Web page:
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Disturbing New Revelations Point to a Rigged 2016 Election Result

October 9, 2017

By Joe Rothstein

Donald Trump spent much of the 2016 campaign warning us that the result of the presidential election would be rigged. Events of the last few weeks suggest he may have been right and that his presidency is illegitimate.

Here’s what we have learned in those last few weeks:

1. The Republican and Democratic co-chairs of the Senate Intelligence Committee endorsed the conclusions of U.S. intelligence agencies that Putin’s government engaged in propaganda and hacking campaigns to influence the outcome of 2016 U.S. election. The use of “hacking” in their assessment is significant for reasons I’ll discuss in a moment.

2. The Russian propaganda campaign mirrored the way the Trump campaign itself used Facebook advertising to target voters, strongly suggesting collusion.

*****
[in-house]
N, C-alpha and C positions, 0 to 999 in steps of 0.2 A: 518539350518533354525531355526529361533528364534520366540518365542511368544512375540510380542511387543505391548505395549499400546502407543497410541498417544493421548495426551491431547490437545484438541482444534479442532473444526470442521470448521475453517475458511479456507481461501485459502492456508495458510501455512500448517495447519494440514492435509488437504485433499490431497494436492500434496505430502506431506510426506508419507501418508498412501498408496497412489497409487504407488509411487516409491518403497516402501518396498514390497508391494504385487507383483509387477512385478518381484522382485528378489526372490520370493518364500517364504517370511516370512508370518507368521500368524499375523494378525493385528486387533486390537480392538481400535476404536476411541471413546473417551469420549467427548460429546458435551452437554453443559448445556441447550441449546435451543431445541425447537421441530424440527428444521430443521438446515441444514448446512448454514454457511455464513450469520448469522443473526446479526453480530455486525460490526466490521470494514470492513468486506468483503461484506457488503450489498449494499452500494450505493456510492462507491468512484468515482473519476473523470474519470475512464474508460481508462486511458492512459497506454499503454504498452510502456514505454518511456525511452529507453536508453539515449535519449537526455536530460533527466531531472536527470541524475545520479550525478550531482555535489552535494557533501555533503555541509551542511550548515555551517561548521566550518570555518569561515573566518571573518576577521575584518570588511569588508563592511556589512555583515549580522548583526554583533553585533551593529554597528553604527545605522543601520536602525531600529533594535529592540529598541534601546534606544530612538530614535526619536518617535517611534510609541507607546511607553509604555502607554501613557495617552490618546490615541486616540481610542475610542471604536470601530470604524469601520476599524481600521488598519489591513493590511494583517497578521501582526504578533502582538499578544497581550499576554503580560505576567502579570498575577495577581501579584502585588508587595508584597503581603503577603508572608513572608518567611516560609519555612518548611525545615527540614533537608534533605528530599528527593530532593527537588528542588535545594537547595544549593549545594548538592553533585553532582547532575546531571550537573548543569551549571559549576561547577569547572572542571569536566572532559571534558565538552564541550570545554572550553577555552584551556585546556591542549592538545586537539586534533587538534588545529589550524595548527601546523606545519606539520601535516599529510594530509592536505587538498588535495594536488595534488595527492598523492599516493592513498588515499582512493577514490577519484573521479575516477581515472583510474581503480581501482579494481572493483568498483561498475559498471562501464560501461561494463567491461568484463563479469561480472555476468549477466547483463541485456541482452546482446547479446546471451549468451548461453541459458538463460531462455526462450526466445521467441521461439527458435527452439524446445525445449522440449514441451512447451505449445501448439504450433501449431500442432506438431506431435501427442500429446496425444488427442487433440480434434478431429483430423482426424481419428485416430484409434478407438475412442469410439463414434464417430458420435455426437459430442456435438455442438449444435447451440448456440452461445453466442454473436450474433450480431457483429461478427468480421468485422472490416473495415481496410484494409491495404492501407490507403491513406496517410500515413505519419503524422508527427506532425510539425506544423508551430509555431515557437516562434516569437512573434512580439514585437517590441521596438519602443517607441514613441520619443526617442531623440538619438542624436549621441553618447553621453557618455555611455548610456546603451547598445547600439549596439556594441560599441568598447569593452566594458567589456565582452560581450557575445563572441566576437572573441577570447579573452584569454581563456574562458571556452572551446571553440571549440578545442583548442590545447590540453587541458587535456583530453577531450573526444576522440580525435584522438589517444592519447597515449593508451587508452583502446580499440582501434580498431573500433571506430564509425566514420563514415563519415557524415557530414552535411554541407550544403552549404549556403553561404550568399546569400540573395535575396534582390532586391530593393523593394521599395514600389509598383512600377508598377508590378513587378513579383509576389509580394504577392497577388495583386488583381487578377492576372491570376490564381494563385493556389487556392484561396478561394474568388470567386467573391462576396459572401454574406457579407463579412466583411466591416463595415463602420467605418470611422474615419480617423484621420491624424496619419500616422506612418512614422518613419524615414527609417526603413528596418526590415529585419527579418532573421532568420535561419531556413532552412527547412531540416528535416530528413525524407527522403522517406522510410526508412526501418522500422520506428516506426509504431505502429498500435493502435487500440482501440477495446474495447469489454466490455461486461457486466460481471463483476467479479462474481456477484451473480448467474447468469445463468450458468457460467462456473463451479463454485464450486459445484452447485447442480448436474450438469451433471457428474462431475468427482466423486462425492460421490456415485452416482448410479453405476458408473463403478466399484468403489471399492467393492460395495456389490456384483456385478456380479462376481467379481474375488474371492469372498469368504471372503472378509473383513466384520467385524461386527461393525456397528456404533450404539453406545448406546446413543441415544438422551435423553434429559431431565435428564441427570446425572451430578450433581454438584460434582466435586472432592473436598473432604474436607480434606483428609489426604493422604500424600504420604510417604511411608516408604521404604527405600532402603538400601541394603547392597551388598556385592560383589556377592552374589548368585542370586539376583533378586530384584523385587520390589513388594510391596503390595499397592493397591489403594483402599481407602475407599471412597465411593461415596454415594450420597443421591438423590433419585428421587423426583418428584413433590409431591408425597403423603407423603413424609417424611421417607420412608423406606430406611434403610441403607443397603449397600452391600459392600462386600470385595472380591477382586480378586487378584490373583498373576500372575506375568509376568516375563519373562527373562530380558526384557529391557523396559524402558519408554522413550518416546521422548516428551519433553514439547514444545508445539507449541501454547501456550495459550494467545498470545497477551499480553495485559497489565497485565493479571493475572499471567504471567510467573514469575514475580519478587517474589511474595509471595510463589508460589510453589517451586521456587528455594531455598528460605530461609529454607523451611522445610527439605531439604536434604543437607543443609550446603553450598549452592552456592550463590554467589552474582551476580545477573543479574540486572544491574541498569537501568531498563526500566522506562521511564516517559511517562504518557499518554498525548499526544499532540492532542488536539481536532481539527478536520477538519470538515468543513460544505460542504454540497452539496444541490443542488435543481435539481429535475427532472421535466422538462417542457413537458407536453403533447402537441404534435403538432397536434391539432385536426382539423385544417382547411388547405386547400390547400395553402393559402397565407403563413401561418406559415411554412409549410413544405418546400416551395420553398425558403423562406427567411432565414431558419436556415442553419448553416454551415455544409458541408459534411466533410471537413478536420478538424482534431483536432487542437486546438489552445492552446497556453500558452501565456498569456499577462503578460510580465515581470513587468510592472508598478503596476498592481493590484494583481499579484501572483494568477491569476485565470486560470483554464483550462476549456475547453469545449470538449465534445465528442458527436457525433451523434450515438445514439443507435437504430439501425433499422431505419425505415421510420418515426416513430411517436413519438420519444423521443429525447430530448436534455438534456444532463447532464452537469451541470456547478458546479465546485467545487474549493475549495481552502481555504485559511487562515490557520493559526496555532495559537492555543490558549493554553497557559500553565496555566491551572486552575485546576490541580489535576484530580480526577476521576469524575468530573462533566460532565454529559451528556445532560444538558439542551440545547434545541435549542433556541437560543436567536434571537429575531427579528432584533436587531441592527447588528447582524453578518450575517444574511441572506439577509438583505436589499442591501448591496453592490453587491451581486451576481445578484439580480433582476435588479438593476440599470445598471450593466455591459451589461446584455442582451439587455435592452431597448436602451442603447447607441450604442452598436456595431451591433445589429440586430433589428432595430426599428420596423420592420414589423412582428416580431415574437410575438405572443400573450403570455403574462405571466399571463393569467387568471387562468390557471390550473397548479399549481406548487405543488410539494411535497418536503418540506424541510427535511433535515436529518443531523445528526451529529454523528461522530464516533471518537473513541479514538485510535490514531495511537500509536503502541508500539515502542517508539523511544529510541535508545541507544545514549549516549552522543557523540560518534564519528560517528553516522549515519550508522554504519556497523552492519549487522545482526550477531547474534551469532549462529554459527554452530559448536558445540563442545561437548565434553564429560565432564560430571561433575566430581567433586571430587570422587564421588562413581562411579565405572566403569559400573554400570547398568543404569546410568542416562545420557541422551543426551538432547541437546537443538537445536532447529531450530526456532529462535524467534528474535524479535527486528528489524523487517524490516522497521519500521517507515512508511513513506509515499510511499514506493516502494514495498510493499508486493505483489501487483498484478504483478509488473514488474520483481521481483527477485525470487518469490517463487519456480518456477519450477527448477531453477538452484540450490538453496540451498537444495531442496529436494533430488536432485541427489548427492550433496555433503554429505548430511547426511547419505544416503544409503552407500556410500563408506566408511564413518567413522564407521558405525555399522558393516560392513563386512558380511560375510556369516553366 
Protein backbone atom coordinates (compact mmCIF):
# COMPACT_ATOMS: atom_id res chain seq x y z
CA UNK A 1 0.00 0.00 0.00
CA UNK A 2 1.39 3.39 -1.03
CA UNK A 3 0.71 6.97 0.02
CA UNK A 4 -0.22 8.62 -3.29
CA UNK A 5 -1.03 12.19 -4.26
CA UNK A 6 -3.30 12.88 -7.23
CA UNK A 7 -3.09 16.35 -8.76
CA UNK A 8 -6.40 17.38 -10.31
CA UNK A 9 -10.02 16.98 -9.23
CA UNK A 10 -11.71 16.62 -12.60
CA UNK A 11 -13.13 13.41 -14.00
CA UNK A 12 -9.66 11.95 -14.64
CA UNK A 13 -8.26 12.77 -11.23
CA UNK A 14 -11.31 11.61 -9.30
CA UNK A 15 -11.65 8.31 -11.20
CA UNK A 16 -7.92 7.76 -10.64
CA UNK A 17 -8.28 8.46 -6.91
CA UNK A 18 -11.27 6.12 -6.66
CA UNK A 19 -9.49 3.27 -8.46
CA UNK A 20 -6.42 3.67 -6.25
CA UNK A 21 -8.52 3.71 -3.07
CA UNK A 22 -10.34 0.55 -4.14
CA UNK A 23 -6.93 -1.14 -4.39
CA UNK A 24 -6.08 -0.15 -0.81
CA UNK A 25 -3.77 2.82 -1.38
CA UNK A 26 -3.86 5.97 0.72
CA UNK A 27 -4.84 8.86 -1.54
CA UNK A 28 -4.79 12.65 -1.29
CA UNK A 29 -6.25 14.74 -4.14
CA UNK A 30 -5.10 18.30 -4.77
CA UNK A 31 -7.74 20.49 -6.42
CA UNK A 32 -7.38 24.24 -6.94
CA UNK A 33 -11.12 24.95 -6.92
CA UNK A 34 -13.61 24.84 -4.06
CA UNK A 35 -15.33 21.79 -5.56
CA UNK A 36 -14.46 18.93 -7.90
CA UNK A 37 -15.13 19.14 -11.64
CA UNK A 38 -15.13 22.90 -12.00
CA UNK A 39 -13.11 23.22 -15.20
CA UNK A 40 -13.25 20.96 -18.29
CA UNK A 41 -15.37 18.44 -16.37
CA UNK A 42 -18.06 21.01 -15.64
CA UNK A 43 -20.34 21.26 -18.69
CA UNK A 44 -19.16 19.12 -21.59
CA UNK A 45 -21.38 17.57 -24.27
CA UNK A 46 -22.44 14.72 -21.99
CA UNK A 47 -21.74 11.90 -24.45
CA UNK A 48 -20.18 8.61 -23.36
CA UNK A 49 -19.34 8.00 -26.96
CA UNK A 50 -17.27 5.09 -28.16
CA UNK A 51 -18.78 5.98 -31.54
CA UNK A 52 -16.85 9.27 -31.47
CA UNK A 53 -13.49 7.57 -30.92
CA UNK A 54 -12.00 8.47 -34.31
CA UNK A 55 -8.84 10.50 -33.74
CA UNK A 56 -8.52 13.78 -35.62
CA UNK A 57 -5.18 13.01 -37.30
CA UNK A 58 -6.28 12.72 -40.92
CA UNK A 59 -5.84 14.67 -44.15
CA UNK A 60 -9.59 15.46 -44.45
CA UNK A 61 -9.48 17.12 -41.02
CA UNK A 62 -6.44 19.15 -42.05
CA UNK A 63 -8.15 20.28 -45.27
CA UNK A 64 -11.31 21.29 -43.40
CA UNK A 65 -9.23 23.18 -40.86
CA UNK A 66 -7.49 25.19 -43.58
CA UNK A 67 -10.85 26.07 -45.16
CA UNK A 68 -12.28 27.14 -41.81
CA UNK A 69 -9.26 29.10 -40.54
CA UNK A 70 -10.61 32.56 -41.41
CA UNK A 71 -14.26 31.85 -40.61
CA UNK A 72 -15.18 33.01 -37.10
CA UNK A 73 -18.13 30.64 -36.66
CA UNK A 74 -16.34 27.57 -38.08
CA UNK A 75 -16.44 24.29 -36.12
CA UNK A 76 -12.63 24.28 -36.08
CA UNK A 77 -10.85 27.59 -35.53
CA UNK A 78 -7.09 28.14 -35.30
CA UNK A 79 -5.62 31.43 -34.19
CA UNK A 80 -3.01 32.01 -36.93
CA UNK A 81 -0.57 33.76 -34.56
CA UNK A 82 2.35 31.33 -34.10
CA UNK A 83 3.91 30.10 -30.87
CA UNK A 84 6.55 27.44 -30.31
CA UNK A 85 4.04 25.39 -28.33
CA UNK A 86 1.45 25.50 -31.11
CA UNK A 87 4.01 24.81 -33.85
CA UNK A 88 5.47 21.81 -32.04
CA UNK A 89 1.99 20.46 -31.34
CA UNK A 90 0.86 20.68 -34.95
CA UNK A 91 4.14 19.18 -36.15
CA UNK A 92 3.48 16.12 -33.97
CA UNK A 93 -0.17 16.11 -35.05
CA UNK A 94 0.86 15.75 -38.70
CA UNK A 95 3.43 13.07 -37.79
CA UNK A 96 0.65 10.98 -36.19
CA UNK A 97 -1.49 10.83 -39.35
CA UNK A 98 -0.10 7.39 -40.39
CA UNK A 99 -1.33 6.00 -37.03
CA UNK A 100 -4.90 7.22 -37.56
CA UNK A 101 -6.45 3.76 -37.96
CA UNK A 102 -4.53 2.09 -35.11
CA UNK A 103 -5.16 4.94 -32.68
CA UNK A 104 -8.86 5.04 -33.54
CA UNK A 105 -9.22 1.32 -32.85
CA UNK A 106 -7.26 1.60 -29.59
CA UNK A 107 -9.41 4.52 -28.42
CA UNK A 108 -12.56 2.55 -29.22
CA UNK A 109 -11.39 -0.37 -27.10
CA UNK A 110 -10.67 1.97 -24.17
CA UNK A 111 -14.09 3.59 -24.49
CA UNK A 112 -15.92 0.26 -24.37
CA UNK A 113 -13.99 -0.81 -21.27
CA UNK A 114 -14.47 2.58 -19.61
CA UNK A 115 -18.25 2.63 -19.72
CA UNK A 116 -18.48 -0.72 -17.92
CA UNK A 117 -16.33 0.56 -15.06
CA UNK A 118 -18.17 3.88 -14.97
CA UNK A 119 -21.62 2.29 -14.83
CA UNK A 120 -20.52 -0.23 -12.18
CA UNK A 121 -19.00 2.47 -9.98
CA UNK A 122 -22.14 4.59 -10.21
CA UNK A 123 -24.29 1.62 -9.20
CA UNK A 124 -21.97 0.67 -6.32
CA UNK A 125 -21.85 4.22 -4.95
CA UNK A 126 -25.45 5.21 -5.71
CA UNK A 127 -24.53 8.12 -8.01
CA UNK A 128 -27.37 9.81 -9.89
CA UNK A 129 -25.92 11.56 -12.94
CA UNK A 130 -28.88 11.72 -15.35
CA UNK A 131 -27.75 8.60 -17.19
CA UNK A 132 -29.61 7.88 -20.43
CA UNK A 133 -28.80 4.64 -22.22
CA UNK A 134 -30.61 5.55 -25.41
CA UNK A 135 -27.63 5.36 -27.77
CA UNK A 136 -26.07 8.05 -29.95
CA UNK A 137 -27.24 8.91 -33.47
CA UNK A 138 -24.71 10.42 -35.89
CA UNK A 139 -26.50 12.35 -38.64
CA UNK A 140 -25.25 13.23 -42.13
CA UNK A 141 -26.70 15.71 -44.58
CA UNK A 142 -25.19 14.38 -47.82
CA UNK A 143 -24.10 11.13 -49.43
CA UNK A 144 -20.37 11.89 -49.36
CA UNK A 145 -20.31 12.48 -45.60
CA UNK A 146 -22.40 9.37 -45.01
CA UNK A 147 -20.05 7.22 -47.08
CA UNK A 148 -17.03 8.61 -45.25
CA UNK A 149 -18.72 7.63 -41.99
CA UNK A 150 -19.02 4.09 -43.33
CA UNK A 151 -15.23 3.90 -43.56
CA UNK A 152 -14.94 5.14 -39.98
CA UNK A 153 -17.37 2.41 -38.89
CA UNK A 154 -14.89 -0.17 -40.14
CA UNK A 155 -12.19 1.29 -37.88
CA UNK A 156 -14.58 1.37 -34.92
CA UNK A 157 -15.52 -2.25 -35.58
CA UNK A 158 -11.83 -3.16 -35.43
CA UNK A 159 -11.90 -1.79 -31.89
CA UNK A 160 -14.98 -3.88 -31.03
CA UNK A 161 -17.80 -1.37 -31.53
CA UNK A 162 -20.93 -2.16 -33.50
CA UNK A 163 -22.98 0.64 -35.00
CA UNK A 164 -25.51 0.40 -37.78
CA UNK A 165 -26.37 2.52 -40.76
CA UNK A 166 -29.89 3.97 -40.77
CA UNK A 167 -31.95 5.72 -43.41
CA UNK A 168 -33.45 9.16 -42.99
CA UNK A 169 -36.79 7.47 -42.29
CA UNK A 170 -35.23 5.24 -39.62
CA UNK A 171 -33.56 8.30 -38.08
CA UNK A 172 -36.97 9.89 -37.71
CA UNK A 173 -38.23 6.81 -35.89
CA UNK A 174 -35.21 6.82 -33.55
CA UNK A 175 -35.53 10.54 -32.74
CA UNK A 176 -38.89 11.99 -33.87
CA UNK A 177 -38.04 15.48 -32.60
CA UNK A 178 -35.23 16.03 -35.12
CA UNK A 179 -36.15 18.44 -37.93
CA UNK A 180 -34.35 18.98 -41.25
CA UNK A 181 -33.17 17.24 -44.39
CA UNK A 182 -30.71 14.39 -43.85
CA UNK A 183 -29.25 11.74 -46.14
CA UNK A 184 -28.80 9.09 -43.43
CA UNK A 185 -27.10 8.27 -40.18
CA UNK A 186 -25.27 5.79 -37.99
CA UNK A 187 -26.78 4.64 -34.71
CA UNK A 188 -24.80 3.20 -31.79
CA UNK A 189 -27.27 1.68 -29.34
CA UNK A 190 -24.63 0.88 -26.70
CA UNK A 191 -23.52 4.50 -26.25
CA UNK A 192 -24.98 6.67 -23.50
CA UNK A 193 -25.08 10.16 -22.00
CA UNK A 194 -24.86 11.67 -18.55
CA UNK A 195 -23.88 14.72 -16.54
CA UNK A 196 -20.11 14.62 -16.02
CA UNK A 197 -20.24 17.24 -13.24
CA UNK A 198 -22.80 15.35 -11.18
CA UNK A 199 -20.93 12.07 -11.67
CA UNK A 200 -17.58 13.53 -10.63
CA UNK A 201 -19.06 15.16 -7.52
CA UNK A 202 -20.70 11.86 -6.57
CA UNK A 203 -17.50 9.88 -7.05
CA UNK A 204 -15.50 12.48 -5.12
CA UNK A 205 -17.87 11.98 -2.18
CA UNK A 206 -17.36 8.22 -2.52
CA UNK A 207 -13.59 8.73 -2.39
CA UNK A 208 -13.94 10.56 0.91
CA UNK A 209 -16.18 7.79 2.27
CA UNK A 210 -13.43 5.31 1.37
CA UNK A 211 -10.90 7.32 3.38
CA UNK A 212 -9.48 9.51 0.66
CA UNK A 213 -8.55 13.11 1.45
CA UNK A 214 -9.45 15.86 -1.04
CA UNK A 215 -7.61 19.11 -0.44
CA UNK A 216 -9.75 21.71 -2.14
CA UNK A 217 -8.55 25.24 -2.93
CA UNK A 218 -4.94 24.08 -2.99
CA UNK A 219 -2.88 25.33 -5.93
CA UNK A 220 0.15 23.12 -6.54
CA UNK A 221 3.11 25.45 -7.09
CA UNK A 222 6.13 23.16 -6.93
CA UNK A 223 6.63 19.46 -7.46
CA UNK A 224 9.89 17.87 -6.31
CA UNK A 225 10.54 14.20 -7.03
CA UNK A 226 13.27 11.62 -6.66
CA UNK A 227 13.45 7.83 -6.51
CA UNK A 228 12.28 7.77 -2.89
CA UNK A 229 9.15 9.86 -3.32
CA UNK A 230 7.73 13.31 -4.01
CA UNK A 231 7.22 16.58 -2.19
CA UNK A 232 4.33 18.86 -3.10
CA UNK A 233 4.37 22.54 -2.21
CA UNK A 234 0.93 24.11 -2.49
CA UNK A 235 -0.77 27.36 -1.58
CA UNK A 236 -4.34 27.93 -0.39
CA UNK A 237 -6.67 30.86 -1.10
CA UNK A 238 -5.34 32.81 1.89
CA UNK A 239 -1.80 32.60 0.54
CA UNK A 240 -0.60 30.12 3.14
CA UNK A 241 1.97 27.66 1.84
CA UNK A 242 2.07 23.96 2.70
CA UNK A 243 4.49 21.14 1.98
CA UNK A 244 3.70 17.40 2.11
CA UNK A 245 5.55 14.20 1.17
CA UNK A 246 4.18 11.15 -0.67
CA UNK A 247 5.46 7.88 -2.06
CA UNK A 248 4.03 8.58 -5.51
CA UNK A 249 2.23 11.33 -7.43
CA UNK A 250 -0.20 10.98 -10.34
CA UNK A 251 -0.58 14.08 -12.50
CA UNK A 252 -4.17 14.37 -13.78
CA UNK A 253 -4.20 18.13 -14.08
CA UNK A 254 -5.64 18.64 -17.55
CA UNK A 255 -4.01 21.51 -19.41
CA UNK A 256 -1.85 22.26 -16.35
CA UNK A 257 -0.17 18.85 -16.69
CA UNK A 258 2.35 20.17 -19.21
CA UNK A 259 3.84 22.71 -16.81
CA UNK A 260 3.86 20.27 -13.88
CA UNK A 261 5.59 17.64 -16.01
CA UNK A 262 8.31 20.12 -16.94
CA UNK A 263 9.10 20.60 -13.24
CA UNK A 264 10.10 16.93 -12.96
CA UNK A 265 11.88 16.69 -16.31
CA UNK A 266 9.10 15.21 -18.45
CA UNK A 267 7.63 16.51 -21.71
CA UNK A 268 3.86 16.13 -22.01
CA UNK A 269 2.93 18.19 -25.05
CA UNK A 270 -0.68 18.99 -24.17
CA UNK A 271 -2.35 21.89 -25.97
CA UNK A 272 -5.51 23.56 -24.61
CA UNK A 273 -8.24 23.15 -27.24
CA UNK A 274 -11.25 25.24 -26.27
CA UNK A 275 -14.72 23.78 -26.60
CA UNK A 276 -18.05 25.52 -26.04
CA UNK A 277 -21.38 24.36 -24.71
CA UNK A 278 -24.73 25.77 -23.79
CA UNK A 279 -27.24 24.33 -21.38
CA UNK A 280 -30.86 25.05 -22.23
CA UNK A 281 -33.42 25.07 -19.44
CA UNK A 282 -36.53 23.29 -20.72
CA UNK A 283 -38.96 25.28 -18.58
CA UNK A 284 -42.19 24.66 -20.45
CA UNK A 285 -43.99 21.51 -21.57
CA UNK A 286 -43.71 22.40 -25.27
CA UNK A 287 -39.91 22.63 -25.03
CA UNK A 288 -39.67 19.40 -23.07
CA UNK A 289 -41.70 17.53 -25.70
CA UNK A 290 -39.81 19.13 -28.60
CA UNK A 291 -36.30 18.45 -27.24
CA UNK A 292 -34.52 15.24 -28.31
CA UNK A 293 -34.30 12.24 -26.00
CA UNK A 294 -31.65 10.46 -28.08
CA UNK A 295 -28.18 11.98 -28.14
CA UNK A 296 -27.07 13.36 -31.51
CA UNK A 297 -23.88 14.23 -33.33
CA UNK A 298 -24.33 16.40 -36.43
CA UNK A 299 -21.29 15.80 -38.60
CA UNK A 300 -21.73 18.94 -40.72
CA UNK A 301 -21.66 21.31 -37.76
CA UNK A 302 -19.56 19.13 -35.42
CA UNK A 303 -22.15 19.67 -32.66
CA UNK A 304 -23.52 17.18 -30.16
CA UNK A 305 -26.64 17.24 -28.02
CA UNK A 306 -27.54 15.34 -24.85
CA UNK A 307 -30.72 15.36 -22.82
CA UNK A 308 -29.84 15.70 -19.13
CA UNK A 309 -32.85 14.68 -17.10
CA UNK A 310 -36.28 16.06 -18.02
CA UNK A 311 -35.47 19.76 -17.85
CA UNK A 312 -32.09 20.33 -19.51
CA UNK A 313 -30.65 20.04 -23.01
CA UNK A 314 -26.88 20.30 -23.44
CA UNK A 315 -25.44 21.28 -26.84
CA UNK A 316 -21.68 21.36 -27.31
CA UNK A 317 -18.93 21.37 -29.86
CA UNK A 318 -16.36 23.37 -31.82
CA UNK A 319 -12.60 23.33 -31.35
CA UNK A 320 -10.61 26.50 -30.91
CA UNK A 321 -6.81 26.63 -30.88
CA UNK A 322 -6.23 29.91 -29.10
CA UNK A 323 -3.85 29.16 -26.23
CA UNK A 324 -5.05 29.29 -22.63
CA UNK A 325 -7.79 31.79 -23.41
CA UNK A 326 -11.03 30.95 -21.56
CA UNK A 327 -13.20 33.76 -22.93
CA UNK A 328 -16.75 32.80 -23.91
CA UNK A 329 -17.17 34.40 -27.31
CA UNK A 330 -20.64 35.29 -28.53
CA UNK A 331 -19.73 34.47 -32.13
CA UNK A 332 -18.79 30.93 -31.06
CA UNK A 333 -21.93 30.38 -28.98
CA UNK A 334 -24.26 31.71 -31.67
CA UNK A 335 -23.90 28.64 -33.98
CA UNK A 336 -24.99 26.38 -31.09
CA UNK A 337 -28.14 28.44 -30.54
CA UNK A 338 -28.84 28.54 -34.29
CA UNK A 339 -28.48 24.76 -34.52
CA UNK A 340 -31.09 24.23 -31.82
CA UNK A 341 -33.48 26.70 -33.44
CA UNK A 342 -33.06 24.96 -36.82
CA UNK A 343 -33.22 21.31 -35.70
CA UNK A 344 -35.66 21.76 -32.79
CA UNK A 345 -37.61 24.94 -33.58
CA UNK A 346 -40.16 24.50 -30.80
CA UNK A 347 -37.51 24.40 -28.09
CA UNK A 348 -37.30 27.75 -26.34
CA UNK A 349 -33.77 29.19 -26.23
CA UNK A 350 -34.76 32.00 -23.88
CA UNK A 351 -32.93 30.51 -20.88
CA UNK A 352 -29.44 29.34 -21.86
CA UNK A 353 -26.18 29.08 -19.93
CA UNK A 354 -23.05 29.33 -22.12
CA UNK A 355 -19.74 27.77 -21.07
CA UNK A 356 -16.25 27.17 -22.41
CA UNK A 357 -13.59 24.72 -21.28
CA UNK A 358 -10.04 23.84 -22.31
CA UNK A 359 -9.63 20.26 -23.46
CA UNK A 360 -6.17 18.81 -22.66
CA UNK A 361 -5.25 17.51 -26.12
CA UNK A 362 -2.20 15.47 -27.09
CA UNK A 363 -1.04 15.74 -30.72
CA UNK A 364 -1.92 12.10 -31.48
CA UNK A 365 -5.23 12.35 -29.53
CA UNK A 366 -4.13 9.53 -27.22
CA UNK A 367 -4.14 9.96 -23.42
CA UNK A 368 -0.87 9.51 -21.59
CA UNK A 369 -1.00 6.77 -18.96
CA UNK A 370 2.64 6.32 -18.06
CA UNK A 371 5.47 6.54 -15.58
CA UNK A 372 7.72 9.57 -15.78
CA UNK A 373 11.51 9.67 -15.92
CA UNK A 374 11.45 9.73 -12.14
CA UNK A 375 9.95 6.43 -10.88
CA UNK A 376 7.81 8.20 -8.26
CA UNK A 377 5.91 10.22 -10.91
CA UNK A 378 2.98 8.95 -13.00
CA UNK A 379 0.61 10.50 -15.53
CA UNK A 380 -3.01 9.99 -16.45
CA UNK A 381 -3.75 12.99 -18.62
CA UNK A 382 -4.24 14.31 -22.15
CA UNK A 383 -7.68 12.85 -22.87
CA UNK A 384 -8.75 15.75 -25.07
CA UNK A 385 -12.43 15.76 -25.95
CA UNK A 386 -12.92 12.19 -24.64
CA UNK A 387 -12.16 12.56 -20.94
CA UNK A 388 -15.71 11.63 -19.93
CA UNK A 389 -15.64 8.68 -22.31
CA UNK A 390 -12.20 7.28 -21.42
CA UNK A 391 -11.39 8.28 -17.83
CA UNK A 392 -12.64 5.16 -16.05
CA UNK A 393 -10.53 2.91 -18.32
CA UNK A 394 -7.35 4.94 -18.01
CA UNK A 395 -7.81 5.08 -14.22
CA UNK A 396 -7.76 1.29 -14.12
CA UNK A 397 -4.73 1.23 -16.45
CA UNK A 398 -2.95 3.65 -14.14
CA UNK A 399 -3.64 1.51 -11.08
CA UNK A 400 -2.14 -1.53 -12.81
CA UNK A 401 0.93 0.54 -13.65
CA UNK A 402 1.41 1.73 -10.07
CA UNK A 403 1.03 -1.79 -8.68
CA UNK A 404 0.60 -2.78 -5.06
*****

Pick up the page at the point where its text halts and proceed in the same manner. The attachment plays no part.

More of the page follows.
3. The National Security Agency and Equifax, two of the most secure data repositories in the world, reported that they were successfully hacked, undermining claims that state and county voting systems, many built on consumer software, were impenetrable to outside manipulation.

Let’s first consider the propaganda question.

The ads we now know that Russian agencies placed on Facebook were not like those you might see in the newspaper. Facebook collects mountains of individualized data from its users, enough to profile a user’s likes and dislikes about issues, music, sports, and just about any topic under the sun. Advertisers flock to Facebook because they can precisely target their messages to users most susceptible to them. It’s like your best friend or a family member contacting you with an opinion or a request based on what they already know about you personally.